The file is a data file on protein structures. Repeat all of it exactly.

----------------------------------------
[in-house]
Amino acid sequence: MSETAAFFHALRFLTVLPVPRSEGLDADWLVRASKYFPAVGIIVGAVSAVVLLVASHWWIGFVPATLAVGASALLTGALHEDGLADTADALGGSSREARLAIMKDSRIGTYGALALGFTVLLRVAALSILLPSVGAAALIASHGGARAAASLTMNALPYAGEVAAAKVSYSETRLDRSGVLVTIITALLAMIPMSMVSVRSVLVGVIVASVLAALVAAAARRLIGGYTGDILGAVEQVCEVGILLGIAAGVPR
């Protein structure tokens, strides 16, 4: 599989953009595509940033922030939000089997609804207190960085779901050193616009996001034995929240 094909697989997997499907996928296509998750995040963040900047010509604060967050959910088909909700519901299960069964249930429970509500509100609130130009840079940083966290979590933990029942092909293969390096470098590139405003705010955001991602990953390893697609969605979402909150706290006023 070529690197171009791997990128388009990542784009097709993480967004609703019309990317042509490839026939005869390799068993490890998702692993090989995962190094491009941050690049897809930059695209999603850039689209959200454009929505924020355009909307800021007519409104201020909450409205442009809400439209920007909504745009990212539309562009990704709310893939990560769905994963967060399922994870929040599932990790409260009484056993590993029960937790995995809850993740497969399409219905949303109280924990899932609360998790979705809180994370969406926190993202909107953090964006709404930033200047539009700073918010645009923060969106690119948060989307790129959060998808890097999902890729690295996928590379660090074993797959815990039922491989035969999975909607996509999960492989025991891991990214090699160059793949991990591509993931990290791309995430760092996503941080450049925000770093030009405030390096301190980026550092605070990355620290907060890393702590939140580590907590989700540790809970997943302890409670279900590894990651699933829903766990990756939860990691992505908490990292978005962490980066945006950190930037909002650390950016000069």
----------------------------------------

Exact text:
[in-house]
Amino acid sequence: MSETAAFFHALRFLTVLPVPRSEGLDADWLVRASKYFPAVGIIVGAVSAVVLLVASHWWIGFVPATLAVGASALLTGALHEDGLADTADALGGSSREARLAIMKDSRIGTYGALALGFTVLLRVAALSILLPSVGAAALIASHGGARAAASLTMNALPYAGEVAAAKVSYSETRLDRSGVLVTIITALLAMIPMSMVSVRSVLVGVIVASVLAALVAAAARRLIGGYTGDILGAVEQVCEVGILLGIAAGVPR
């Protein structure tokens, strides 16, 4: 599989953009595509940033922030939000089997609804207190960085779901050193616009996001034995929240 094909697989997997499907996928296509998750995040963040900047010509604060967050959910088909909700519901299960069964249930429970509500509100609130130009840079940083966290979590933990029942092909293969390096470098590139405003705010955001991602990953390893697609969605979402909150706290006023 070529690197171009791997990128388009990542784009097709993480967004609703019309990317042509490839026939005869390799068993490890998702692993090989995962190094491009941050690049897809930059695209999603850039689209959200454009929505924020355009909307800021007519409104201020909450409205442009809400439209920007909504745009990212539309562009990704709310893939990560769905994963967060399922994870929040599932990790409260009484056993590993029960937790995995809850993740497969399409219905949303109280924990899932609360998790979705809180994370969406926190993202909107953090964006709404930033200047539009700073918010645009923060969106690119948060989307790129959060998808890097999902890729690295996928590379660090074993797959815990039922491989035969999975909607996509999960492989025991891991990214090699160059793949991990591509993931990290791309995430760092996503941080450049925000770093030009405030390096301190980026550092605070990355620290907060890393702590939140580590907590989700540790809970997943302890409670279900590894990651699933829903766990990756939860990691992505908490990292978005962490980066945006950190930037909002650390950016000069």